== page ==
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PETA reveals ‘abused’ monkeys used to pick coconuts in Thailand

The Thaiger

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PETA reveals ‘abused’ monkeys used to pick coconuts in Thailand | The Thaiger
PHOTO: PETA
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A boycott is in full swing amongst western retailers to pull Thai coconut products off their shelves following allegations that the coconuts have been picked by monkeys who were ‘abused’ to learn how to pick coconuts. People for the Ethical Treatment of Animals director, Elisa Allen, claims the macaque monkeys are “snatched from the wild” and cruelly trained to climb up coconut trees and pick up to 1,000 coconuts a day.

“These curious, highly intelligent animals are denied psychological stimulation, companionship, freedom, and everything else that would make their lives worth living, all so that they can be used to gather coconuts.”

PETA says that the Thai pigtailed macaques are treated like “coconut-picking machines”. A new investigation into Thailand’s coconut industry reveals the monkeys are confined to cramped cages, chained, and forced to work. PETA reports that the monkeys are used by commercial farms that supply 2 of Thailand’s best-known coconut milk brands, Aroy-D and Chaokoh. Both brands are exported EU countries and the US.

In the UK, Waitrose, Ocado, Co-op and Boots have now announced they will stop selling some coconut products from Thailand. A spokesperson for Tesco told the BBC… “Our own-brand coconut milk and coconut water does not use monkey labour in its production and we don’t sell any of the branded products identified by PETA”.

“Following PETA’s Asia’s investigation, more than 15,000 stores will no longer purchase these brands’ products, with the majority also no longer buying any coconut products sourced from Thailand monkey labour.”

PETA has shared a video narrated by Downton Abbey star Peter Egan. According to PETA, the video shows ‘monkeys pacing and circling endlessly on chains… confined to cramped cages with no shelter from the rain… forced to climb trees and pick coconuts for milk sold by major brands’.

PETE claims it had found 8 farms in Thailand where monkeys were forced to pick coconuts for export around the world. Male monkeys can pick up to 1,000 coconuts in a day. It’s thought that a human can pick about 80.

“Other coconut-growing regions, including Brazil, Colombia and Hawaii, harvest coconuts using humane methods such as tractor-mounted hydraulic elevators, willing human tree-climbers, rope or platform systems, or ladders, or they plant dwarf coconut trees.”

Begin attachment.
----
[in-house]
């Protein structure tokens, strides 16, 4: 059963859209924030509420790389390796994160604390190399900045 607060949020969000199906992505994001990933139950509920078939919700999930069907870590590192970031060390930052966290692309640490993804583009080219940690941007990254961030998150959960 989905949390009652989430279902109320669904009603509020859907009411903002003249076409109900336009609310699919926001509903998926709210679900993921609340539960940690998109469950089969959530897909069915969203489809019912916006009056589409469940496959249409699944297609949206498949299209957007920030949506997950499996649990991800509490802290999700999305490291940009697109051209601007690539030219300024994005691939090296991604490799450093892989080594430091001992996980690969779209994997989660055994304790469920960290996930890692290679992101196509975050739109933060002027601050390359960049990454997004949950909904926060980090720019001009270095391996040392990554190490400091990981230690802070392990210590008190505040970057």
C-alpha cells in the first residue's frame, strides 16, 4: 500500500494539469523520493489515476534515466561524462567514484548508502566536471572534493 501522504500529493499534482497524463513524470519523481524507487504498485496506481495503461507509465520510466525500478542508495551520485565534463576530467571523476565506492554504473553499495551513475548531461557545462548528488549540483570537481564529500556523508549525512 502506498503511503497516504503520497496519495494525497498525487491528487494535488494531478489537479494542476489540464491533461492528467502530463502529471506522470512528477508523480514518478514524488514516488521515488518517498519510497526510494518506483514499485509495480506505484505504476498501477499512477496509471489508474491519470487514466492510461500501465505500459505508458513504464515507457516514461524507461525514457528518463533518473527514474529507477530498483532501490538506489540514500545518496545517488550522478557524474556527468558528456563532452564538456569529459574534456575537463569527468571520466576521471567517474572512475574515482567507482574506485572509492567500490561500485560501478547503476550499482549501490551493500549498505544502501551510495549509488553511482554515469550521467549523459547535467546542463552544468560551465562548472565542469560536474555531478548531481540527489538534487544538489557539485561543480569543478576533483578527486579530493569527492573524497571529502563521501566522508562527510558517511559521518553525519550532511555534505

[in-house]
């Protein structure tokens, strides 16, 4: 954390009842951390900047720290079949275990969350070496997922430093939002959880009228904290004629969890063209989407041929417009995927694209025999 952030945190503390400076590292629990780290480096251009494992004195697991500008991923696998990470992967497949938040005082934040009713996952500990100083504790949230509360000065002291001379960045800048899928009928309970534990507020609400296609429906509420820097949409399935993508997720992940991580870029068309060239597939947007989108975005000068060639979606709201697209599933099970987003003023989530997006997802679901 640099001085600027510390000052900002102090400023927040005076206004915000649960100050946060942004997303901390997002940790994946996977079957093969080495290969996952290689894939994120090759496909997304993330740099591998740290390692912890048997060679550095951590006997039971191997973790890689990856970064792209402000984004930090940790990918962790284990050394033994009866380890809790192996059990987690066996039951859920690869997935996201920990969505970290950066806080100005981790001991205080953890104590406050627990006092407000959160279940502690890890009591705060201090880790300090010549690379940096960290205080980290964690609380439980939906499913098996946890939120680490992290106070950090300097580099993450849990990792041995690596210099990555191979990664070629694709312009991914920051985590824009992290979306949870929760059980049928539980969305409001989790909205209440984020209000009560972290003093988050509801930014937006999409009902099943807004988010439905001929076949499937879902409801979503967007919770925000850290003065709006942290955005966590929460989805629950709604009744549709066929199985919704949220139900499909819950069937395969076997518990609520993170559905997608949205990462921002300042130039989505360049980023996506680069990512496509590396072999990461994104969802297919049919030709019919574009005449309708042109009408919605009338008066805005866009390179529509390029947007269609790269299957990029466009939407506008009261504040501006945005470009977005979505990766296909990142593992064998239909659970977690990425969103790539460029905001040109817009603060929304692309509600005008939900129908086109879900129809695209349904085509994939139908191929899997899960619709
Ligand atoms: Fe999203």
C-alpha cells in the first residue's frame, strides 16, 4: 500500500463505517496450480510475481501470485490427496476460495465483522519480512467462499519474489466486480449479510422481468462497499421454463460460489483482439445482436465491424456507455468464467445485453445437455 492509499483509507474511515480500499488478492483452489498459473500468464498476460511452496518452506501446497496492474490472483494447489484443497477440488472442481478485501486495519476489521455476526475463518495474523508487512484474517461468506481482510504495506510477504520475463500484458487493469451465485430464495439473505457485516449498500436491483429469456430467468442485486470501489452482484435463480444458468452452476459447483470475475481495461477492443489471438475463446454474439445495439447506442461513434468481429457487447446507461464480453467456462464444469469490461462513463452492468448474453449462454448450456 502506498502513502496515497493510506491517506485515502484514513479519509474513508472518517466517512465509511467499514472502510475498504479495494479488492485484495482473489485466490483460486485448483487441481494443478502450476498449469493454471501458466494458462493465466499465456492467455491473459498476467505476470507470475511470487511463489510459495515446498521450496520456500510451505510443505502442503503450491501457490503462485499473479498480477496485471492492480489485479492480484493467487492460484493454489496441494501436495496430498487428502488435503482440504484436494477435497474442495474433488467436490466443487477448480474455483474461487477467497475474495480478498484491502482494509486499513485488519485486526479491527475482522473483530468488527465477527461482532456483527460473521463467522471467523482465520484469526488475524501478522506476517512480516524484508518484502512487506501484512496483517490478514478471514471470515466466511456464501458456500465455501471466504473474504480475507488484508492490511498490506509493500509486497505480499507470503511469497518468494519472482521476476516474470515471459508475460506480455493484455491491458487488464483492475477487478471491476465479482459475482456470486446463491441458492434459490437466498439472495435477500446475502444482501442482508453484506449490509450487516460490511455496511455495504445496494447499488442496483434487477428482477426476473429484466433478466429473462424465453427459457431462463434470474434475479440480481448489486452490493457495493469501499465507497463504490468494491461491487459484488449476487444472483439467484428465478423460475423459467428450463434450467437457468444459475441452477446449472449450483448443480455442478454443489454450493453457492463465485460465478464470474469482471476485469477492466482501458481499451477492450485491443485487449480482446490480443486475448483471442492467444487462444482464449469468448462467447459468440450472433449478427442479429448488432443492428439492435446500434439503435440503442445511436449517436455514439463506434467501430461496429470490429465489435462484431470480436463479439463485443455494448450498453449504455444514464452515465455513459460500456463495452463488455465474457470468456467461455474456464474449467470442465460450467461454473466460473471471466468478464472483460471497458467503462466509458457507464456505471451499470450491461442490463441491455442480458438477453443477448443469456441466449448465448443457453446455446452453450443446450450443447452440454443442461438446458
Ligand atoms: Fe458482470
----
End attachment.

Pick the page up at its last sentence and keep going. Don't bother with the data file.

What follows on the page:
The group said it has uncovered “monkey schools”, where the macaque species monkeys are trained to pick coconuts, fruit, as well as ride bikes or play basketball for the entertainment of tourists.

“The animals at these facilities, many of whom are illegally captured as babies, displayed stereotypic behaviour indicative of extreme stress.”

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10 Comments

10 Comments

  1. Avatar

    Glenn

    July 5, 2020 at 7:35 pm

    Ah HA! a brain fart. if one minkey can pick 1000 coconuts and 1 human can pick only 80, that’s 12.5 times the production.

    But PETA wants ethical treatment of minkeys – so, Thai govt can dictate that 12.5 out of work Thais (bartenders, bar workers, travel agencies, etc etc from CV19, ahem govt caused shut down) be hired to take the place of the overworked minkeys.

    Pay them whatever, hey, the govt can just borrow more money into existence anyways.

    Problem solved – ssshhhhh…. don’t tell anyone or A Nutty en person…

  2. Avatar

    Alex

    July 6, 2020 at 12:16 am

    Good job Peta. Expose the animal cruelty and abuse! And Glenn, it’s not about production, it’s about Animal Welfare… That’s difficult to understand for someone with no empathy whatsoever, so I thought I would like to point that out to you! Still, I don’t think an individual like yourself can’t even comprehend the atrocities and the cruelty which are inflicted upon to these animals. You’re the worst example for what I call a human, that’s why people like me, refer to characters like you, as inhumane… Human/Humane, get it! Furthermore, your comment makes no sense at all, it looks manic coming from a very disturbed individual…

    • Avatar